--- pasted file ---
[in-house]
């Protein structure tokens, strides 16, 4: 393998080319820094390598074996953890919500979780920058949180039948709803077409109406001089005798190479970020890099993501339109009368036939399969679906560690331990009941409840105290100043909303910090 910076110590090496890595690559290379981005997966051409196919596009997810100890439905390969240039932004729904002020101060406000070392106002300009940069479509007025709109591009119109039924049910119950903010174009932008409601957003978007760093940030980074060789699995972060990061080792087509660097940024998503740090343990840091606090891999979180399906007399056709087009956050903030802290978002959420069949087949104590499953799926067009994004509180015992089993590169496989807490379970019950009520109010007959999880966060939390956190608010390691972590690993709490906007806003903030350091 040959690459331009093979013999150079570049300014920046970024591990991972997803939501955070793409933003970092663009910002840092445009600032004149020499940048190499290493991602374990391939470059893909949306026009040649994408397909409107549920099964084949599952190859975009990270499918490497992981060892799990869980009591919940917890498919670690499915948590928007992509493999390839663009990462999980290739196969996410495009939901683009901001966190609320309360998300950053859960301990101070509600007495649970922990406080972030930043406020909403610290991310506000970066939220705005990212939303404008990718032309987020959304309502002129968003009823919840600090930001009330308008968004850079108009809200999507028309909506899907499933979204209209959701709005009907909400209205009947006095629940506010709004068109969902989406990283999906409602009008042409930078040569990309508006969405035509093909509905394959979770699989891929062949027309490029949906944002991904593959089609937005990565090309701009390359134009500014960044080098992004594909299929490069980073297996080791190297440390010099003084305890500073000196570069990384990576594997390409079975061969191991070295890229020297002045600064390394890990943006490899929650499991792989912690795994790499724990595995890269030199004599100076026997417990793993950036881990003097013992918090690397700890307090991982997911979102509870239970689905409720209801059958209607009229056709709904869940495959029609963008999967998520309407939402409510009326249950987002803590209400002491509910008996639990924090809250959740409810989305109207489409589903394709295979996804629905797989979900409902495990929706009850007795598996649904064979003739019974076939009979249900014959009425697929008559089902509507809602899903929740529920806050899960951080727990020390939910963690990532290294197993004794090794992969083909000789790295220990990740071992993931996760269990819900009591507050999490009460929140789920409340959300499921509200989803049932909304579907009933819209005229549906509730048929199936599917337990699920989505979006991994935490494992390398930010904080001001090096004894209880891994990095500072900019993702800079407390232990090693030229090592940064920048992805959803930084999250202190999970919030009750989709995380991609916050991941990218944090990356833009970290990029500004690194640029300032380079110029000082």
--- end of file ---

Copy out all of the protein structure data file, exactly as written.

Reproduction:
[in-house]
């Protein structure tokens, strides 16, 4: 393998080319820094390598074996953890919500979780920058949180039948709803077409109406001089005798190479970020890099993501339109009368036939399969679906560690331990009941409840105290100043909303910090 910076110590090496890595690559290379981005997966051409196919596009997810100890439905390969240039932004729904002020101060406000070392106002300009940069479509007025709109591009119109039924049910119950903010174009932008409601957003978007760093940030980074060789699995972060990061080792087509660097940024998503740090343990840091606090891999979180399906007399056709087009956050903030802290978002959420069949087949104590499953799926067009994004509180015992089993590169496989807490379970019950009520109010007959999880966060939390956190608010390691972590690993709490906007806003903030350091 040959690459331009093979013999150079570049300014920046970024591990991972997803939501955070793409933003970092663009910002840092445009600032004149020499940048190499290493991602374990391939470059893909949306026009040649994408397909409107549920099964084949599952190859975009990270499918490497992981060892799990869980009591919940917890498919670690499915948590928007992509493999390839663009990462999980290739196969996410495009939901683009901001966190609320309360998300950053859960301990101070509600007495649970922990406080972030930043406020909403610290991310506000970066939220705005990212939303404008990718032309987020959304309502002129968003009823919840600090930001009330308008968004850079108009809200999507028309909506899907499933979204209209959701709005009907909400209205009947006095629940506010709004068109969902989406990283999906409602009008042409930078040569990309508006969405035509093909509905394959979770699989891929062949027309490029949906944002991904593959089609937005990565090309701009390359134009500014960044080098992004594909299929490069980073297996080791190297440390010099003084305890500073000196570069990384990576594997390409079975061969191991070295890229020297002045600064390394890990943006490899929650499991792989912690795994790499724990595995890269030199004599100076026997417990793993950036881990003097013992918090690397700890307090991982997911979102509870239970689905409720209801059958209607009229056709709904869940495959029609963008999967998520309407939402409510009326249950987002803590209400002491509910008996639990924090809250959740409810989305109207489409589903394709295979996804629905797989979900409902495990929706009850007795598996649904064979003739019974076939009979249900014959009425697929008559089902509507809602899903929740529920806050899960951080727990020390939910963690990532290294197993004794090794992969083909000789790295220990990740071992993931996760269990819900009591507050999490009460929140789920409340959300499921509200989803049932909304579907009933819209005229549906509730048929199936599917337990699920989505979006991994935490494992390398930010904080001001090096004894209880891994990095500072900019993702800079407390232990090693030229090592940064920048992805959803930084999250202190999970919030009750989709995380991609916050991941990218944090990356833009970290990029500004690194640029300032380079110029000082």